Not too far in the future - say, about 15 years, by which time the impact of climate change might have escalated tenfold - the day could come when the humanitarian community would have to provide water and food to millions of people in drought-affected Africa, tend to a few hundred thousand after a cyclone in Asia, and deal with another "Haiti" - all at the same time.
"Do you think the humanitarian community would be able to cope?" asked Randolph Kent, director of the Humanitarian Futures Programme at King's College, London, and co-author of Humanitarian Horizons: A Practitioners' Guide to the Future.
Not unless they reinvent themselves. But the shift has begun, and long-standing views of how disasters play out are being challenged. "No longer are humanitarian activities limited to immediate response and post-conflict recovery," the guide noted.
For some time the humanitarian community has tried to address both the "'causes' and the 'effects' of disasters, leading to an increasing number of humanitarian interventions that look more and more like traditional development activities".
Kent and the co-author of the guide, Peter Walker, director of the Feinstein International Centre at Tufts University in the US, predicted the emergence of a "new humanitarianism", in which the humanitarian agenda would expand to include governance, livelihood, security, social protection, and other development-like activities. Addressing vulnerability would become the key focus.
The guide also forecast that developing-country governments, particularly in Asia, would become more involved in national social protection programmes and seek open-ended support. Walker said in that context local humanitarian agencies "will grow, and international agencies may have to become more willing to be led by their local members/branches."
|The UN has to become more of a standard-bearer, online coordinating facilitator, an innovations catalyst, and an active advocate about future vulnerability and solutions|
Paul Harvey, a humanitarian aid consultant, said he foresaw the re-emergence of the primacy of the state in addressing disasters. He noted that over the years aid flows to developing country governments had shifted to humanitarian agencies, "but recently the funds have begun to flow to governments directly with the emergence of countries such as Indonesia, Indian and China capable of responding to natural disasters."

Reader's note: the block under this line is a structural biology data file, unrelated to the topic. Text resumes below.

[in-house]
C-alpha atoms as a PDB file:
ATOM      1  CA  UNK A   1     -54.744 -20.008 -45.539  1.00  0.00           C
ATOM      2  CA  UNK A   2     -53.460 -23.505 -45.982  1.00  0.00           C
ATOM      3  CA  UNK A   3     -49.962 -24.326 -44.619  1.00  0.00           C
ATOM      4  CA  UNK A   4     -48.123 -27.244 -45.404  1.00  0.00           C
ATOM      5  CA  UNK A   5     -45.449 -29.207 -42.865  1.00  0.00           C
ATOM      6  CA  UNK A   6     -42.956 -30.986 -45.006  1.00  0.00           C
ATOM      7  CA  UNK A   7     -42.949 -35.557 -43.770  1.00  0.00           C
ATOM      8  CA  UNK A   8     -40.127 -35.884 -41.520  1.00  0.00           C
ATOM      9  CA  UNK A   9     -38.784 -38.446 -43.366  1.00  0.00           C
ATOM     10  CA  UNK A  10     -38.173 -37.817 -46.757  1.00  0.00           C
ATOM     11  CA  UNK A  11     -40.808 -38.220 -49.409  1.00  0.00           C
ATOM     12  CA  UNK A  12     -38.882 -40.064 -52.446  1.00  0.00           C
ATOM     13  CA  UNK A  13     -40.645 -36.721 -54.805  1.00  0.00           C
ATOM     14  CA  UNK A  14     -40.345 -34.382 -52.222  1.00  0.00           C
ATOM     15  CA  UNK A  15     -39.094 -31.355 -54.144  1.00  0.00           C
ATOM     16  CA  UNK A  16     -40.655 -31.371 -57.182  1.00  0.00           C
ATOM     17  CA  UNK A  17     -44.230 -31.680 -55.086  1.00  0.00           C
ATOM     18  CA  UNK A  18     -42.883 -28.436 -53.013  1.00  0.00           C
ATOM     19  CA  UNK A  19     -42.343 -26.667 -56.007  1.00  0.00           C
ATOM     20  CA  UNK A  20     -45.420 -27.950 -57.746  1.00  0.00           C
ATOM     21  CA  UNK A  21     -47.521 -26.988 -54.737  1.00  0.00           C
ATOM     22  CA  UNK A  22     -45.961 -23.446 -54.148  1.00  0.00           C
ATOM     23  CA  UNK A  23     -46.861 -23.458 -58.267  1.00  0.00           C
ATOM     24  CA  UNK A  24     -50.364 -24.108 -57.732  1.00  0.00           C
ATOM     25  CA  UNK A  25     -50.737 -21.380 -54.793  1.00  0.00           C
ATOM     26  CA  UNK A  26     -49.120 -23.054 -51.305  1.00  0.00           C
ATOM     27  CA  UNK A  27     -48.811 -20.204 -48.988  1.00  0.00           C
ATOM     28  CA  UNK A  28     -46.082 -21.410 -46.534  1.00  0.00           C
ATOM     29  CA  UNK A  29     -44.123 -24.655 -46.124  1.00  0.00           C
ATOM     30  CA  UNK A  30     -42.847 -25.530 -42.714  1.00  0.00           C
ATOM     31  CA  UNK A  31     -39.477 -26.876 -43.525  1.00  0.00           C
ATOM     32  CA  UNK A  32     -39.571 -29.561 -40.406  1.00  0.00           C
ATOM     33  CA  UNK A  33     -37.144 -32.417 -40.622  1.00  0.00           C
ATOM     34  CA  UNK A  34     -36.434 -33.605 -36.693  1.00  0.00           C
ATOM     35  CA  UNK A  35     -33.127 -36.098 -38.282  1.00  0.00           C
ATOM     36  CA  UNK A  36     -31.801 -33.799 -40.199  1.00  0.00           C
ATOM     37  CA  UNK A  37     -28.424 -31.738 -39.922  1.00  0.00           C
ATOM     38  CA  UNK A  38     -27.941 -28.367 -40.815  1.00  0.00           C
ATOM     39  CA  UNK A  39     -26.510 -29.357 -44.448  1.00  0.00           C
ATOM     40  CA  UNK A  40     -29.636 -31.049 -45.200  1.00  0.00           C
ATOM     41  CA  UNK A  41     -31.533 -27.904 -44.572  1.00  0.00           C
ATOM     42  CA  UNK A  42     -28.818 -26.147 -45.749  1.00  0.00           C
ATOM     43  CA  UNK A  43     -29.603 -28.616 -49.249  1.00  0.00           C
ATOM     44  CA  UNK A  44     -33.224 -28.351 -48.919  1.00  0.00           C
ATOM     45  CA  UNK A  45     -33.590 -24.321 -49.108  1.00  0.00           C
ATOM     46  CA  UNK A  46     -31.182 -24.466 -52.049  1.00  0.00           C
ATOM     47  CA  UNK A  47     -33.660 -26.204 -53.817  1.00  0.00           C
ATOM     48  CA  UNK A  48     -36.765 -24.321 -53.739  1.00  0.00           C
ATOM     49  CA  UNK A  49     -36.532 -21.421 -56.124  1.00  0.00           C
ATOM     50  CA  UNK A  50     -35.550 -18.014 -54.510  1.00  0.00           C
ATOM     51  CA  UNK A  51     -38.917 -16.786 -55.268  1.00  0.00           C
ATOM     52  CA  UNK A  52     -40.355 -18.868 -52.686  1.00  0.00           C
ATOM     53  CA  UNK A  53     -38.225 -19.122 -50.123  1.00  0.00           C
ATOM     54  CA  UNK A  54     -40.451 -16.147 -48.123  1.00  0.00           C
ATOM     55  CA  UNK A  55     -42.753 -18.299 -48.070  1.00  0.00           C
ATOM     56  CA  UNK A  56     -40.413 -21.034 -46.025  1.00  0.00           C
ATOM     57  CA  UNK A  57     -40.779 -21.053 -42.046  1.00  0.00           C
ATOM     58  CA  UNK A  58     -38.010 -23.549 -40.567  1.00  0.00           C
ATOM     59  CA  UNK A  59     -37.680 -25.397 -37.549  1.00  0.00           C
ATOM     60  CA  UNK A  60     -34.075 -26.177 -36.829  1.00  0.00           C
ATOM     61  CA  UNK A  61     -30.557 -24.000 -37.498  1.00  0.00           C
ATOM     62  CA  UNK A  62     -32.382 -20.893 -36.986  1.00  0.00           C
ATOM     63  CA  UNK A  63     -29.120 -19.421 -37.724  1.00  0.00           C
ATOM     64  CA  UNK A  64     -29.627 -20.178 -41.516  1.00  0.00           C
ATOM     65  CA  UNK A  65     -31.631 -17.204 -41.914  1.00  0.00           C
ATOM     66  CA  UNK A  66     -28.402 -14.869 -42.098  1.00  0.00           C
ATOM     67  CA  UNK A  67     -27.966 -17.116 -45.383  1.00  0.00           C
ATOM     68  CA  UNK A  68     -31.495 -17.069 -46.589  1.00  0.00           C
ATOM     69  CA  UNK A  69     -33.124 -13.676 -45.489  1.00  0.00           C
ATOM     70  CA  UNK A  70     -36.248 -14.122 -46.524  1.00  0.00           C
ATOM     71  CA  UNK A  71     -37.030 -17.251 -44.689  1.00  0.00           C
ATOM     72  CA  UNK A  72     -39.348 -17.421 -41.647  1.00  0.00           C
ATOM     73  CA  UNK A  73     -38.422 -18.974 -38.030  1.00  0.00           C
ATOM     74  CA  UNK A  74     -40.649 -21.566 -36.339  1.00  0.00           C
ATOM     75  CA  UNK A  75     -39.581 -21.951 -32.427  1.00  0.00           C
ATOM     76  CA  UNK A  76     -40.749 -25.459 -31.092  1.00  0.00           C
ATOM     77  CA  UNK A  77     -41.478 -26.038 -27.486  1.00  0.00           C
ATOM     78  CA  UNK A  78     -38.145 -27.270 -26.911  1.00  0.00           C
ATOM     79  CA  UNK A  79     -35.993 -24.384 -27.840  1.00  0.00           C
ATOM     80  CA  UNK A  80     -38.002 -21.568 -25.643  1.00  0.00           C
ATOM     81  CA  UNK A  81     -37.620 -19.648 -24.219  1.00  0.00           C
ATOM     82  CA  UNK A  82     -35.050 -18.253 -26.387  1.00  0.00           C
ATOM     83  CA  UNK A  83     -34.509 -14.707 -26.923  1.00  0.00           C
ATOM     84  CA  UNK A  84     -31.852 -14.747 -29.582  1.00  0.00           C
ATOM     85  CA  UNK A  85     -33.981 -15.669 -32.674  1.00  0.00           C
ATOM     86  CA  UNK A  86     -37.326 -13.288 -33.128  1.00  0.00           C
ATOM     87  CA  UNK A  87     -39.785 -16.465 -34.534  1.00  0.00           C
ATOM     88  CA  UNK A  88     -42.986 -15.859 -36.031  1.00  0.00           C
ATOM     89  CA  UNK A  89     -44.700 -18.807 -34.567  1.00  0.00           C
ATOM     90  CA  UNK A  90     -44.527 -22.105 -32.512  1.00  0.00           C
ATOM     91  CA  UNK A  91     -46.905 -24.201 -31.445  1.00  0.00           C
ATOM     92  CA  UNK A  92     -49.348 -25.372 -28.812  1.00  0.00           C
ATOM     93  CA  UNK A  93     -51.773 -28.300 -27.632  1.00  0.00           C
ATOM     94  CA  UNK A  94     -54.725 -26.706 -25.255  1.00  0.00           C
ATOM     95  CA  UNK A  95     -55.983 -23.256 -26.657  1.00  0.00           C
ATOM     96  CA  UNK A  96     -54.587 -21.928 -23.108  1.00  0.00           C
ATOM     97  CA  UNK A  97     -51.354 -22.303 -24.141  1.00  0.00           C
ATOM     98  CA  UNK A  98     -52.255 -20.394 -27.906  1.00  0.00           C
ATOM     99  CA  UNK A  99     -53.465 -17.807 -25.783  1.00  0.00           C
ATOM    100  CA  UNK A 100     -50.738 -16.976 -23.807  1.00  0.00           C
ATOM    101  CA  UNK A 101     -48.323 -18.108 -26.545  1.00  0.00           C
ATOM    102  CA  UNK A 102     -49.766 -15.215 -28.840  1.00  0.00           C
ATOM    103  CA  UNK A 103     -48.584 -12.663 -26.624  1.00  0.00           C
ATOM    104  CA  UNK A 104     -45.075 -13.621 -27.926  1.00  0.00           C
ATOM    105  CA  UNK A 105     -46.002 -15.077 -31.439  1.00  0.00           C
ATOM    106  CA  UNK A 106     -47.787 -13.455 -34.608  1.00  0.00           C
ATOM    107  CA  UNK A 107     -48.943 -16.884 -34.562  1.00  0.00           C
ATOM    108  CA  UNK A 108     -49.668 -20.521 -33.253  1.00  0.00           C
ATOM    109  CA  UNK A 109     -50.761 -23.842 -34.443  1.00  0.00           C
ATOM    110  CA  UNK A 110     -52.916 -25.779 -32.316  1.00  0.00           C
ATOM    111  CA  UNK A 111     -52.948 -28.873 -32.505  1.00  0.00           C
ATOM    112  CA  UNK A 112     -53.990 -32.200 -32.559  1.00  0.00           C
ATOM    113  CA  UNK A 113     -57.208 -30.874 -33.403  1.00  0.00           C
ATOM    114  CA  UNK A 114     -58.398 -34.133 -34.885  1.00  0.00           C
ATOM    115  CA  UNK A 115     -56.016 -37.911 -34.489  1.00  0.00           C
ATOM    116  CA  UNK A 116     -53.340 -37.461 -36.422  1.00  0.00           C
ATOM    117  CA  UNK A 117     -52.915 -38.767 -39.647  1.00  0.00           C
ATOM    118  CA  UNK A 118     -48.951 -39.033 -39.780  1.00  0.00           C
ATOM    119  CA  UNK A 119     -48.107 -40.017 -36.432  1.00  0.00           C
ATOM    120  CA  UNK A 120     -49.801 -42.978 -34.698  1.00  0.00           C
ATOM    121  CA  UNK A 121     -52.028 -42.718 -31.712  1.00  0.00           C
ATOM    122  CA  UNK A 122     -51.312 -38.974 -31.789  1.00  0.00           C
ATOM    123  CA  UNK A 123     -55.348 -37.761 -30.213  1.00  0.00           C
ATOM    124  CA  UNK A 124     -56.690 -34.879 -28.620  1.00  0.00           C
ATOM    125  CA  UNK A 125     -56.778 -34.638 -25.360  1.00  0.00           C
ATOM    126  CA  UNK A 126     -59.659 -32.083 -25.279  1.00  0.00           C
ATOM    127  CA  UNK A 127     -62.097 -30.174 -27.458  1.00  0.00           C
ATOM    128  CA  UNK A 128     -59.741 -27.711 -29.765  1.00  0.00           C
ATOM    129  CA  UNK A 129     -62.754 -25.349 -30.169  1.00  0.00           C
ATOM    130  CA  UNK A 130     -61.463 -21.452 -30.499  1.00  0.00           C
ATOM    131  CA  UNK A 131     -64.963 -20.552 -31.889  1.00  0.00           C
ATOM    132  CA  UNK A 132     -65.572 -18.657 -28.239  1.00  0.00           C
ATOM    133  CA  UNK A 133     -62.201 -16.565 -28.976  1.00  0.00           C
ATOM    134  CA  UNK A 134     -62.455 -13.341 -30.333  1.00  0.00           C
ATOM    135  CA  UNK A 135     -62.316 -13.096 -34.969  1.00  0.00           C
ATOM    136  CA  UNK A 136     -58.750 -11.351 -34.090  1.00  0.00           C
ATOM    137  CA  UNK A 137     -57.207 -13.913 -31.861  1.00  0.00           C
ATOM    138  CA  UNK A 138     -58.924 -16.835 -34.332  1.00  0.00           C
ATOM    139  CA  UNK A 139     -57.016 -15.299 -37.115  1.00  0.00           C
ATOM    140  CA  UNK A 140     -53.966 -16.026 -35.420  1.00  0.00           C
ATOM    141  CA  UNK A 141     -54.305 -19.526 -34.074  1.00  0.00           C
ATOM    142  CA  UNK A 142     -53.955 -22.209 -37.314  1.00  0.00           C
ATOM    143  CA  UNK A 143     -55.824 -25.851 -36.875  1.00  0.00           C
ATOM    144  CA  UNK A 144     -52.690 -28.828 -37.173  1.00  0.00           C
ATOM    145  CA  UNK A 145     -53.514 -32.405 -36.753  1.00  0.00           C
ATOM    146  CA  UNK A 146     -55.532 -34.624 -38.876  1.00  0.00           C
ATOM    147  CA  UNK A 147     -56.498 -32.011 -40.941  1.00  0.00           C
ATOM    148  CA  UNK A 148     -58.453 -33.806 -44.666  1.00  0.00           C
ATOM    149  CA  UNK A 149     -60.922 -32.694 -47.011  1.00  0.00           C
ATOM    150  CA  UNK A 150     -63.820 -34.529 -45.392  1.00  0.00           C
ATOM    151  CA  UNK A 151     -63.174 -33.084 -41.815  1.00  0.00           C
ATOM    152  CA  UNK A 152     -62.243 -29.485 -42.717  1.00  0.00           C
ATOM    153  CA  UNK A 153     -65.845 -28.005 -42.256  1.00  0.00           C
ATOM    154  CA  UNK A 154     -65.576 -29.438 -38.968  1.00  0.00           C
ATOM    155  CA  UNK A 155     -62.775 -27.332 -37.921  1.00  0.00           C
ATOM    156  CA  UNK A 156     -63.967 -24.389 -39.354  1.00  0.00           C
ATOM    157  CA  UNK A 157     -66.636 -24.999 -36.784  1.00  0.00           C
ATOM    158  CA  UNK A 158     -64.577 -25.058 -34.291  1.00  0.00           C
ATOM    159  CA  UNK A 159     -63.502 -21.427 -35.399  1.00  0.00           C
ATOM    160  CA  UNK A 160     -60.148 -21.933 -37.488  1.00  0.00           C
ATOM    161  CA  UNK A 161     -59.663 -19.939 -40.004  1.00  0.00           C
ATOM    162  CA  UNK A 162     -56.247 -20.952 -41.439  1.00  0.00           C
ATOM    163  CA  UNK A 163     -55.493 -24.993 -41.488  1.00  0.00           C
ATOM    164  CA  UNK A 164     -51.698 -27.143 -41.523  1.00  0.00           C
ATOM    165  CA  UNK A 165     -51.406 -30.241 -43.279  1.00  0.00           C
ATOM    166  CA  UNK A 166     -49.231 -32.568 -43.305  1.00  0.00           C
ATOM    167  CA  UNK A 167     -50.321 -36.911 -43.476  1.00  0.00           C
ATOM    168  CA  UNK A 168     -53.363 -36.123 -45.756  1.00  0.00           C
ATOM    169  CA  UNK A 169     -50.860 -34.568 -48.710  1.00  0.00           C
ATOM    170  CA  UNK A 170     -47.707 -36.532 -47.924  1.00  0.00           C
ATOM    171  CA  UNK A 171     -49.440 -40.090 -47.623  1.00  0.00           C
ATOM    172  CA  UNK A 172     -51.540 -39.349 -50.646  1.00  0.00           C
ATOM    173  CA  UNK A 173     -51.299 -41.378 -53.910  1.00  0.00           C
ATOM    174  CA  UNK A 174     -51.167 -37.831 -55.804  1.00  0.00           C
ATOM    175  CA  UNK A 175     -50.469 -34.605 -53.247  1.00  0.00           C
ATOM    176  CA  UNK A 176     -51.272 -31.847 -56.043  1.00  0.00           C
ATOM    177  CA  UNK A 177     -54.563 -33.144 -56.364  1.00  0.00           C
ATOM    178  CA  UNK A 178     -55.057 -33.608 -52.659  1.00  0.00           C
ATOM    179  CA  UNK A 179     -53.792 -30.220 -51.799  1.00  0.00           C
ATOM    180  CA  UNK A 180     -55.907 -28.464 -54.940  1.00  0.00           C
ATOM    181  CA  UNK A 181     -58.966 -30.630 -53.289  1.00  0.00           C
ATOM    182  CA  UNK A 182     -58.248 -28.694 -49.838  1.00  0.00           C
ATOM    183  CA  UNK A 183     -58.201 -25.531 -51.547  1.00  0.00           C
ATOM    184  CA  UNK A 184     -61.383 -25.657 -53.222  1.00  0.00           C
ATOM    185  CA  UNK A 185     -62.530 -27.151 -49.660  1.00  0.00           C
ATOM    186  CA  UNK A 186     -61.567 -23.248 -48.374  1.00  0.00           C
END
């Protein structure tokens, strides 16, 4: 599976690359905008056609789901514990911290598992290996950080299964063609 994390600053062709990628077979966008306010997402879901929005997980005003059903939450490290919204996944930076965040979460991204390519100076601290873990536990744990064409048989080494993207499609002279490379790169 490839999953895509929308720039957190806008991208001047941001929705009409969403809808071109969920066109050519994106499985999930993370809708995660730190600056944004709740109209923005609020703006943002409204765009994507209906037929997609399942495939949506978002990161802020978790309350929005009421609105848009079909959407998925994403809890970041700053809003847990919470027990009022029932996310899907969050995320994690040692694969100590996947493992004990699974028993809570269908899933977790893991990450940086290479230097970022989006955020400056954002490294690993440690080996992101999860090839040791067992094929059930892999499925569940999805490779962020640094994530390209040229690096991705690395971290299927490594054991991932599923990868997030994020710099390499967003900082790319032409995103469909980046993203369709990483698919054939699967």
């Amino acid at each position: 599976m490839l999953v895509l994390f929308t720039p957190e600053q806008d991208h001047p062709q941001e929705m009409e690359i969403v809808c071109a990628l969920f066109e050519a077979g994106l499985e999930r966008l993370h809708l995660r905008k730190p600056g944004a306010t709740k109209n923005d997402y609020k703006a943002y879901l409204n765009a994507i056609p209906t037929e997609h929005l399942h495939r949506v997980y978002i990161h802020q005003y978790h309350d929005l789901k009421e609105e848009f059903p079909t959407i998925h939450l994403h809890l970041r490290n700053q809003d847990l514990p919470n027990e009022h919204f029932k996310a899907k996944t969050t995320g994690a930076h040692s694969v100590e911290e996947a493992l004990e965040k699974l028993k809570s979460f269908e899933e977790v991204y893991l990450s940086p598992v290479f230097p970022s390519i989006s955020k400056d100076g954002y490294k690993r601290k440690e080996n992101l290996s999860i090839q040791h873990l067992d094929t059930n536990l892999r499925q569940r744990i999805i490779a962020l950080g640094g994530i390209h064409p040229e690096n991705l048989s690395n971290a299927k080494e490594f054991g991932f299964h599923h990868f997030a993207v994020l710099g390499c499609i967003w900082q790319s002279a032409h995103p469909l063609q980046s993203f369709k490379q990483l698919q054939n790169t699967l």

The guide suggested that a new three-part humanitarian organization could be on the cards, with one part devoted to providing impartial aid in and around conflict zones; another to development assistance in areas of the world where poverty was rife but the state was stable; and a third part focusing on uncertain, disaster-prone, crisis-driven "fragile" states.
How to make it happen
What would it take for a humanitarian organization to adapt? "Two things ... the key is becoming far more aware of context and being evidence- rather than anecdote-driven," Walker told IRIN.
"If we are honest, we have seen a drift towards being over-concerned with financial accountability, meeting the deliverables of government contracts, and meeting internal standards. This needs to be balanced with a far greater push for local evidence, and this means moving much more authority into the field," he said.
"Second, in many places, rather like with the safety net system in Ethiopia, humanitarian agencies will have to choose between being independent emergency players and long-term providers of welfare, working closely with government systems. It is not a matter of right or wrong; both are legitimate, but they call for very different types of agencies."
Kent had six tips for aid agencies:
1) Become more anticipatory so you need less time to plan
2) Become more adaptive and agile
3) Consider collaborations with scientists and academics to improve analytical capacity, broaden understanding of the complexities of societies and communities, and get a new perspective on possible future scenarios
4) Engage in more collaboration with the corporate sector and the military. "The military spends 90 percent of its time on strategic analysis," he pointed out.
5) Keep up to date with innovations such as Plumpy'nut, the ready-to-use therapeutic food that has revolutionized the treatment of severe malnutrition in children.
6) More strategic leadership with vision is needed. Kent said the humanitarian community had moved from an "advocacy, and morally driven" approach, to "being increasingly driven by managerialism"; it was time to bring advocacy and vision back.
Where would this leave the United Nations? Kent commented: "Broadly speaking, I feel that when it comes to humanitarian affairs, the UN has to become more of a standard-bearer, online coordinating facilitator, an innovations catalyst, and an active advocate about future vulnerability and solutions."
This article was produced by IRIN News while it was part of the United Nations Office for the Coordination of Humanitarian Affairs. Please send queries on copyright or liability to the UN. For more information: https://shop.un.org/rights-permissions
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